Photovoltaics (or PV in short) is the term used to denote the conversion of light into electricity. The term literally means light-electricity. Some materials exhibit this property wherein they absorb the photons in light and release electrons which when captured, producing electricity.

The PV effect was first observed in 1839 by Edmund Becquerel. It’s a less known fact that Albert Einstein won a Nobel Prize for his study on photoelectric effect.

Bell Labs was the first to make a silicon based solar cell. A photovoltaic cell is what is essentially called a solar cell. This happened in 1954.During thisperiod, the technology was too expensive to gain any acceptance. The energy crisis in the 1970s propelled the need to look at alternative energy solutions. Advancements in PV technology fuelled its affordability.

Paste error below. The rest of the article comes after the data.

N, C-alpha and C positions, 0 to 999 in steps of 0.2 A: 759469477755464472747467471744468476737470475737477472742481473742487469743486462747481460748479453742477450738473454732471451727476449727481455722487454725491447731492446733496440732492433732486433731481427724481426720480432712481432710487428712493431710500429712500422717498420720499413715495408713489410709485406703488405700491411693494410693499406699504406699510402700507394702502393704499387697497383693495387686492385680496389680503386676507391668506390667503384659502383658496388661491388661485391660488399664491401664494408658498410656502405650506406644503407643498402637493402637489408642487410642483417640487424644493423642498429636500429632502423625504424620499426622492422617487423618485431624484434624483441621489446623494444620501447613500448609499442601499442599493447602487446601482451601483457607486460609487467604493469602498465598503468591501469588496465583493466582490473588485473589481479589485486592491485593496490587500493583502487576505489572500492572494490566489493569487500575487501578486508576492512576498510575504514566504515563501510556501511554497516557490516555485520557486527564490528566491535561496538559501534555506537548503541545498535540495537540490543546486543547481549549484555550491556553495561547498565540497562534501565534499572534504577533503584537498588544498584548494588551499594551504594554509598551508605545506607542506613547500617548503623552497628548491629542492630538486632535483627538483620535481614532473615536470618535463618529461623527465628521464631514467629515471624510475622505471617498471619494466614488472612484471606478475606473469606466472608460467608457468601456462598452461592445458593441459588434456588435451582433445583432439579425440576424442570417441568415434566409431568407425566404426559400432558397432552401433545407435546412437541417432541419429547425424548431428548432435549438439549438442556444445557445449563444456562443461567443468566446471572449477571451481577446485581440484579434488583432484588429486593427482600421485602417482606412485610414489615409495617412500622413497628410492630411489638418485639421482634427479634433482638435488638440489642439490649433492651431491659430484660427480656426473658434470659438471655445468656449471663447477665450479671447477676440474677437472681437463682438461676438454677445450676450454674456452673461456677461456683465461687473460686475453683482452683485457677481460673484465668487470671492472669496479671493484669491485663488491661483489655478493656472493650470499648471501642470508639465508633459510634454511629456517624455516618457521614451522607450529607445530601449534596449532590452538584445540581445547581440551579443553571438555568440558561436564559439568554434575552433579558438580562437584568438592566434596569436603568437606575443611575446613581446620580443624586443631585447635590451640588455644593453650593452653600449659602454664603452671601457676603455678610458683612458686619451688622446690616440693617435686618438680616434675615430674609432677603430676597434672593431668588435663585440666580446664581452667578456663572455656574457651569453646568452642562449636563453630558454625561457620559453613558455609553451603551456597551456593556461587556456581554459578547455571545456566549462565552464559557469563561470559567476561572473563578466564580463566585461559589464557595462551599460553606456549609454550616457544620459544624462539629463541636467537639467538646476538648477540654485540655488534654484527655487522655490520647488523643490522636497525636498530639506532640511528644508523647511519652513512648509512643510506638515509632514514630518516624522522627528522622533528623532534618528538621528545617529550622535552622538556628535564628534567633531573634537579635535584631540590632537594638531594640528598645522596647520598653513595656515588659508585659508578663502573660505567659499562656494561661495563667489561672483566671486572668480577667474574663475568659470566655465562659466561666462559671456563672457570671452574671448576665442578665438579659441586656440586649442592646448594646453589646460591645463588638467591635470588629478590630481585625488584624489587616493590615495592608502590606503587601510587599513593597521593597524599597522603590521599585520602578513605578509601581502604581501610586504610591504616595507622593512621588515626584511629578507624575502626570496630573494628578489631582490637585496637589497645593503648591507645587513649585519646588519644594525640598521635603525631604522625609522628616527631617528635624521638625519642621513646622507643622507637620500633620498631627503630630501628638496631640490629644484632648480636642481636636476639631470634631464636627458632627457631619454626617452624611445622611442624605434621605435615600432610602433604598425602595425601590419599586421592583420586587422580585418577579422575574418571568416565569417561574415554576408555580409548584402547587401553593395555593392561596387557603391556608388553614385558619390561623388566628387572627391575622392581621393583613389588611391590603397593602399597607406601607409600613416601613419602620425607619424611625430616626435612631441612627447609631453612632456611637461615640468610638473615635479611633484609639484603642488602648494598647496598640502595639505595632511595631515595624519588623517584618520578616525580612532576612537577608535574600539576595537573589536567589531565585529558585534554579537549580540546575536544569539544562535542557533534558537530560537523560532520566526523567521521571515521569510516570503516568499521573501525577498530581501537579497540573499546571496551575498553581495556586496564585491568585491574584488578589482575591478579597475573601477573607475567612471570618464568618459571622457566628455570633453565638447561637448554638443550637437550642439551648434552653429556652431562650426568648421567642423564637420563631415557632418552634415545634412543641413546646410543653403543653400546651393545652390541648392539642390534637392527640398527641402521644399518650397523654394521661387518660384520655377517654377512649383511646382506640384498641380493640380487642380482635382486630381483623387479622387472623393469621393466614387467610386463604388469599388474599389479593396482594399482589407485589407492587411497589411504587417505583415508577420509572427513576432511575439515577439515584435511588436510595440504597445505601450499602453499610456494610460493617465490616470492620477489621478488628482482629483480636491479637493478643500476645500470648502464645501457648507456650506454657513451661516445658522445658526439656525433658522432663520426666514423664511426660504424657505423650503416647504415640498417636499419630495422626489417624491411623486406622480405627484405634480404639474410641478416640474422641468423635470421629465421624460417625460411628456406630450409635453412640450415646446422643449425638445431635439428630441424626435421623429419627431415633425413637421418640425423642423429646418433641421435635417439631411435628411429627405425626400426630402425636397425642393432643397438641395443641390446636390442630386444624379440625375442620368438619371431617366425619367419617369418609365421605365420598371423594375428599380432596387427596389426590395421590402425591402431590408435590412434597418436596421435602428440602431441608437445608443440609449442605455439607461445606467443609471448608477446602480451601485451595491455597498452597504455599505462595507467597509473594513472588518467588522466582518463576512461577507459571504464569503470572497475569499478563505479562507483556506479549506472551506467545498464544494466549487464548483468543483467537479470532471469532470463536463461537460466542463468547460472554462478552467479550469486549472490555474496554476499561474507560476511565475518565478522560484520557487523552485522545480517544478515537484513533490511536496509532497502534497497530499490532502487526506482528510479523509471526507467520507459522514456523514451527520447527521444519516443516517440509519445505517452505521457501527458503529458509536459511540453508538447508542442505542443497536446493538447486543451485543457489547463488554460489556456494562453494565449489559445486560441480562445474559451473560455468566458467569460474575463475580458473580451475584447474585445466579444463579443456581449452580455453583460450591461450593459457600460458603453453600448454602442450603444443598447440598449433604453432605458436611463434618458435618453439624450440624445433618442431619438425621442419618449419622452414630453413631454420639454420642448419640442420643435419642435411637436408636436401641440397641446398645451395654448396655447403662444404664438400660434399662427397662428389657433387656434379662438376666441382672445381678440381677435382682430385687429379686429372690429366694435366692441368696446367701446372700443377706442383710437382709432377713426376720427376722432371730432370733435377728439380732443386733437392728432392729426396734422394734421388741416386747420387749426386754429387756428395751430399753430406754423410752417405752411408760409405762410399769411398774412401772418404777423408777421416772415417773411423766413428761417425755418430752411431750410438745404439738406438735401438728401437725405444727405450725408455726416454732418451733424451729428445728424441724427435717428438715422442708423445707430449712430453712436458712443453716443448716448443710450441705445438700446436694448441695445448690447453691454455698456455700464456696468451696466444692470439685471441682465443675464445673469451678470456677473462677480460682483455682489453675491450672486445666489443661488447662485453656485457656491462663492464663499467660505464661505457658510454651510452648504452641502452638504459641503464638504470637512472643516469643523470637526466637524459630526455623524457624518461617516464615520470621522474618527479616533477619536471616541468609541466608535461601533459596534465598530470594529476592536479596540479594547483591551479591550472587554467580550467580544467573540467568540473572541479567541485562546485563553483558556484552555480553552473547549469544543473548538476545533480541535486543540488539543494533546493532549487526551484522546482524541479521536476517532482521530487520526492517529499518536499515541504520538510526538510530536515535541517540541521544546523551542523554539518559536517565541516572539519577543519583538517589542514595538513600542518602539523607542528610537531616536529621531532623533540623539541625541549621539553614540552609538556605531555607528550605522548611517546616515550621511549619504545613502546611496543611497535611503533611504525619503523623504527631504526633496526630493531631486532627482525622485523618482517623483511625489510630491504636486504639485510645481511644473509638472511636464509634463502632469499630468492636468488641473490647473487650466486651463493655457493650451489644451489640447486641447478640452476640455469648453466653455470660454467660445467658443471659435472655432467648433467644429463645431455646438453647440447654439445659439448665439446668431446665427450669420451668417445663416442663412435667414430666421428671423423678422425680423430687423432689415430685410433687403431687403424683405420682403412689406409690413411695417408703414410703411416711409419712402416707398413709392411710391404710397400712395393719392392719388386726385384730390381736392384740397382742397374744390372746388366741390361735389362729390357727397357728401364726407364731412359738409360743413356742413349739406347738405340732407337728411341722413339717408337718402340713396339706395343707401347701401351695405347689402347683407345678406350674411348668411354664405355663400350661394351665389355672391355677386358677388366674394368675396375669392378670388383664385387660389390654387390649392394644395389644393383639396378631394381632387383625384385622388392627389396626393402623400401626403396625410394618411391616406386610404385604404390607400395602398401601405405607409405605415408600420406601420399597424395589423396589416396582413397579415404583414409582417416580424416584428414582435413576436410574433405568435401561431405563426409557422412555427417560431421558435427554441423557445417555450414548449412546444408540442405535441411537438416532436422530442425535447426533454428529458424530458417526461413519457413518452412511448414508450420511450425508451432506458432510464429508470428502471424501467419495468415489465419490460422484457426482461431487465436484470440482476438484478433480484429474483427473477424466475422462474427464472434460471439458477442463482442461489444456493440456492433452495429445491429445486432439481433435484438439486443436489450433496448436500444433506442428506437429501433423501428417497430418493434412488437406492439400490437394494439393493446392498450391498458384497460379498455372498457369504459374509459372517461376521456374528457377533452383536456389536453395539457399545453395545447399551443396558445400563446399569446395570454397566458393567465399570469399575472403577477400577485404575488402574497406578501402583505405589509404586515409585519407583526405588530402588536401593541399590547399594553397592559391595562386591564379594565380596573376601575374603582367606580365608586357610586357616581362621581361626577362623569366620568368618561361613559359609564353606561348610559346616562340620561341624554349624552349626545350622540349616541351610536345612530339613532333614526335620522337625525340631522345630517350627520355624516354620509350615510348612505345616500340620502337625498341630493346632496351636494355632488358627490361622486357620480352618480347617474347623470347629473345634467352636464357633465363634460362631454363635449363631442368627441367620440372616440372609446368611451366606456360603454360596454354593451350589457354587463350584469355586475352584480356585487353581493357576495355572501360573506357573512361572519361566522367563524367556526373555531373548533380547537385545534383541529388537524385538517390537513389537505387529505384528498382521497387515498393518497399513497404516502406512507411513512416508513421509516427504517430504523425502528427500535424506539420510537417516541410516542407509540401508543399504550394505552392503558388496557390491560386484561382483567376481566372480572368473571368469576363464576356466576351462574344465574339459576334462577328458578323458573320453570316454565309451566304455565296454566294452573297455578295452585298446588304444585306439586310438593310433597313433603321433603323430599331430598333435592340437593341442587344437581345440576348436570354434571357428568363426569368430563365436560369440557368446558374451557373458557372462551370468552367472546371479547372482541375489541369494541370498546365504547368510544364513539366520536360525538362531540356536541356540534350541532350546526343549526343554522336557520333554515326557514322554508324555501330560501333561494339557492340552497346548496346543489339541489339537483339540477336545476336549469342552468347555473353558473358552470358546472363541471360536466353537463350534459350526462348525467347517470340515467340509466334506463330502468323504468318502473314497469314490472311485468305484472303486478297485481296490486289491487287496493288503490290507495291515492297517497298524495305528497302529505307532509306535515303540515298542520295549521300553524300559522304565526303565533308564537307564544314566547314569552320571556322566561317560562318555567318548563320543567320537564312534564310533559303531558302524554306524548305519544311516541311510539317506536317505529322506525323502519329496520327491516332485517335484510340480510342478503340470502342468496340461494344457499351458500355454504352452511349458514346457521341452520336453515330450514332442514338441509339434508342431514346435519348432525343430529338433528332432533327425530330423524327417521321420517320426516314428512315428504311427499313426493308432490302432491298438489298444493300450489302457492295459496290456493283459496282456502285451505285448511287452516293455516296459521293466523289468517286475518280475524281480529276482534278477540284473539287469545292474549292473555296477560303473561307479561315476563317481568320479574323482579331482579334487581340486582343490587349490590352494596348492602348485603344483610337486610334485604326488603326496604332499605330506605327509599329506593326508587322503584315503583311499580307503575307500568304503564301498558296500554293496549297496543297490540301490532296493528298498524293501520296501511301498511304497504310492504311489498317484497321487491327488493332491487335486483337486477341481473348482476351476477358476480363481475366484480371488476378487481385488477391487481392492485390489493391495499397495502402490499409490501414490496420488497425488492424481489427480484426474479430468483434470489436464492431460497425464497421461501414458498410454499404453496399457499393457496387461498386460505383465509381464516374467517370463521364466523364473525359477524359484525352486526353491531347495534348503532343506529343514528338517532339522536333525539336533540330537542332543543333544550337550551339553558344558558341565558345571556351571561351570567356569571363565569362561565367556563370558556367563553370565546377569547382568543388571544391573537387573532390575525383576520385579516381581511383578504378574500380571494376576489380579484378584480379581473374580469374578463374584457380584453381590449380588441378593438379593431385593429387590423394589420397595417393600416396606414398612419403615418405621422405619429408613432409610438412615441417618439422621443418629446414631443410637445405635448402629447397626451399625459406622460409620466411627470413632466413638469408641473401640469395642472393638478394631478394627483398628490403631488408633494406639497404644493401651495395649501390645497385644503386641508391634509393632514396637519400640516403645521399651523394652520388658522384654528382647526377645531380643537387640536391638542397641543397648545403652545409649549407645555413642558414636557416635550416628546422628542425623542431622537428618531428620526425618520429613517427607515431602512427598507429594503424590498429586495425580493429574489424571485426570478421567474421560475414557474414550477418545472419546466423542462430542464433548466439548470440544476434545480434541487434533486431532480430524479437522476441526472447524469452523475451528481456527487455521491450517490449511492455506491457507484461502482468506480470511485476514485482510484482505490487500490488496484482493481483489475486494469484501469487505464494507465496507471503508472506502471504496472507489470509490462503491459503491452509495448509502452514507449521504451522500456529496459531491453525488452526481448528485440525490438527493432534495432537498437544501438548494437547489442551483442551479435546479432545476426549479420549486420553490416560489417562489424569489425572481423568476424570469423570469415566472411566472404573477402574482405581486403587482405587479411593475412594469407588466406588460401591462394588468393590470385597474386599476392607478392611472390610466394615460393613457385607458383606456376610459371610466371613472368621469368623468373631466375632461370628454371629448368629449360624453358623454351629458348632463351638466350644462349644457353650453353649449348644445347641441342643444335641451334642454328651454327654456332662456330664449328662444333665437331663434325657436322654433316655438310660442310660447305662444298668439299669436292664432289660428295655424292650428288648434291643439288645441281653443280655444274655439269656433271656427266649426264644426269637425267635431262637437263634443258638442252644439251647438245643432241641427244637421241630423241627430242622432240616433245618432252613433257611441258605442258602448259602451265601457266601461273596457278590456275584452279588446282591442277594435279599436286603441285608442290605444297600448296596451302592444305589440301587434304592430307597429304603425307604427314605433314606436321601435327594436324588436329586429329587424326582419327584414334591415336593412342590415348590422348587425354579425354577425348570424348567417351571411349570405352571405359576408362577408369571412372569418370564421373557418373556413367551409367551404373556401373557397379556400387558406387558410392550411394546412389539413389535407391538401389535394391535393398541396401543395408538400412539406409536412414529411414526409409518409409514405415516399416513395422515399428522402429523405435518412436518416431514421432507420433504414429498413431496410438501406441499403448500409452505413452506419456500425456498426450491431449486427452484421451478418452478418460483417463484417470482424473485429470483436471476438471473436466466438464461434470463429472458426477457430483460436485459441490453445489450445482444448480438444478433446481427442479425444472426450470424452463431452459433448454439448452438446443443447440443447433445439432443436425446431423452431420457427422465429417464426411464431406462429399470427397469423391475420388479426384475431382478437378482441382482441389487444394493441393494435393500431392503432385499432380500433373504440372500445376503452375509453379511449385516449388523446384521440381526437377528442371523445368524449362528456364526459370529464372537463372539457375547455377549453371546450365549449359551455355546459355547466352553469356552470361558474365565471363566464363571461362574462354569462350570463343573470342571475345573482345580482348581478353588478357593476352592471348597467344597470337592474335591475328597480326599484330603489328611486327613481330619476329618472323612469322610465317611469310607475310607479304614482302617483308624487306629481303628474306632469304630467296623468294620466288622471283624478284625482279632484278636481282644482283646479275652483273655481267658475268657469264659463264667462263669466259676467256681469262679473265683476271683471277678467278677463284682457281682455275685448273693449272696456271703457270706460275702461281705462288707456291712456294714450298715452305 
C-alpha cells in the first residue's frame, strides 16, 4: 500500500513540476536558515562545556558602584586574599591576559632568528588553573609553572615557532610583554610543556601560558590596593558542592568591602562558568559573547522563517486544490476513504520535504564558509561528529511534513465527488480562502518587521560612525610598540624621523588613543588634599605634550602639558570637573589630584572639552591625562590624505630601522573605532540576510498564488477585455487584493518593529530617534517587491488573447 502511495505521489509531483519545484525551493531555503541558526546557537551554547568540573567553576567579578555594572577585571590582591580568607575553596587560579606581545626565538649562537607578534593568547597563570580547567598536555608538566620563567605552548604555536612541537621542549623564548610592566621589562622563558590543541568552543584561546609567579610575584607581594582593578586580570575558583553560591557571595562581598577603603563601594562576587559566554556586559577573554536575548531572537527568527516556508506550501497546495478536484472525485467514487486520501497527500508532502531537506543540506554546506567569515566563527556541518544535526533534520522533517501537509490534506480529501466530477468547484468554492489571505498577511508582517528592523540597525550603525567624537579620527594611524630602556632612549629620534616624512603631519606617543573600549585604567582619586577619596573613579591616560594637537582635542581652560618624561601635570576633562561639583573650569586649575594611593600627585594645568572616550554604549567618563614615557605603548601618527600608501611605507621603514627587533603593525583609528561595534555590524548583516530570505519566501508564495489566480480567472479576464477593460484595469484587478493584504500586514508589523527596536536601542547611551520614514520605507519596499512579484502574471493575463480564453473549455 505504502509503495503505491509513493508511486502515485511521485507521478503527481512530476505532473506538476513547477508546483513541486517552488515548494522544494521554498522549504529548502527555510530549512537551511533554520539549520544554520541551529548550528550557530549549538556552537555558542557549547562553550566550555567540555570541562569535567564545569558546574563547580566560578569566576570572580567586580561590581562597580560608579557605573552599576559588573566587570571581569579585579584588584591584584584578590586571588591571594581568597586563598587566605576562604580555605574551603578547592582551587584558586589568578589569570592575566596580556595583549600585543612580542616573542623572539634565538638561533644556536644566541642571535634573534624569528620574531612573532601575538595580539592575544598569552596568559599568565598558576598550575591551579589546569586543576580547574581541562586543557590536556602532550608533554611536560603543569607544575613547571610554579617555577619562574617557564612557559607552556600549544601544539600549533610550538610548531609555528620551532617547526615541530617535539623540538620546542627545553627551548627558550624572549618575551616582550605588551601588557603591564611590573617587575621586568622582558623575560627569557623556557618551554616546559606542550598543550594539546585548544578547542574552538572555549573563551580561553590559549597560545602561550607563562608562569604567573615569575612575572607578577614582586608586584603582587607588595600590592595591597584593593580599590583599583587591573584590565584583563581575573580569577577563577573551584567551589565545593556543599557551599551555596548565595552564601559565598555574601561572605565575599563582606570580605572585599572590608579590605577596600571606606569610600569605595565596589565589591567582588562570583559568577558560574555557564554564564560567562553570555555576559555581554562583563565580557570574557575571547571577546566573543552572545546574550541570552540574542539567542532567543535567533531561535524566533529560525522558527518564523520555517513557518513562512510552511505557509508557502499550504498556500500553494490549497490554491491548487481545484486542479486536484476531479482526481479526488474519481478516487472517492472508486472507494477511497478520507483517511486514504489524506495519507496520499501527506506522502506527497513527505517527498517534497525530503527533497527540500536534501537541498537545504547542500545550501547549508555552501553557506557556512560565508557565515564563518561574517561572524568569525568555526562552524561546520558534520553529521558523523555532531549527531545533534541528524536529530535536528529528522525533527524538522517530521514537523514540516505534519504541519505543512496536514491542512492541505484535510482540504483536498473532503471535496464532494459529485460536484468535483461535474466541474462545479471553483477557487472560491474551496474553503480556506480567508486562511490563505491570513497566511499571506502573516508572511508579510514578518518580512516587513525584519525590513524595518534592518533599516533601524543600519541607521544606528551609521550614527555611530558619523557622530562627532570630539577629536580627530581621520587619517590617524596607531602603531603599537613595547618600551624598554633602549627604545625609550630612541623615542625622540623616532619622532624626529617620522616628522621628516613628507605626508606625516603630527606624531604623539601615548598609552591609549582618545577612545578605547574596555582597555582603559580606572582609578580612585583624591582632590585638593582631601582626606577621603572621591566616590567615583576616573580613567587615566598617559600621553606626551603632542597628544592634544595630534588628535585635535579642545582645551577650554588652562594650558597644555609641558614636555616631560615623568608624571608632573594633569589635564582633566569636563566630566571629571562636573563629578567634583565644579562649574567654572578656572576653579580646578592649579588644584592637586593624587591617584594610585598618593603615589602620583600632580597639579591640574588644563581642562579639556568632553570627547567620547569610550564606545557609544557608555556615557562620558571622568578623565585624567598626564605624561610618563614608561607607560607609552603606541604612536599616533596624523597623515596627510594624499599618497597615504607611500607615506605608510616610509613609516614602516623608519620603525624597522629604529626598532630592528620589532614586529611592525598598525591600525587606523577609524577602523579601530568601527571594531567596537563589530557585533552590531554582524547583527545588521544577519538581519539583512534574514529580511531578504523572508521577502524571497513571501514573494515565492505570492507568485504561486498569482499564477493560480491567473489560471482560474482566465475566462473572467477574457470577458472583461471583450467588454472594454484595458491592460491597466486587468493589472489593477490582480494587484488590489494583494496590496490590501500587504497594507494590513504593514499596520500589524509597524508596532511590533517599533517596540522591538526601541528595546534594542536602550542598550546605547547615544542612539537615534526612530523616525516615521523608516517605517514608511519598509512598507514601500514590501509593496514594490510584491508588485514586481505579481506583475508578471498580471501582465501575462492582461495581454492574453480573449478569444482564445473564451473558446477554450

When light from the sun strikes the solar cells, electrons are knocked loose from the silicon atoms. If electrical conductors are attached to the negative and positive sides of the solar cell, an electrical circuit is formed which helps to tap electricity. This solar generated electricity can be used to power loads.

Interestingly, each solar cell is able to produce only about 0.5 V of electricity.This wouldn’t be quite useful to suffice our energy needs. Hence many cells are connected together to form a solar panel which gives a higher level of voltage.

Photovoltaic modules and arrays produce direct-current (DC) electricity. They can be connected in both series and parallel electrical arrangements to produce any required voltage and current combination. This DC electricity produced need to be converted to AC electricity in order to power AC loads. So inverters are an essential component of PV systems.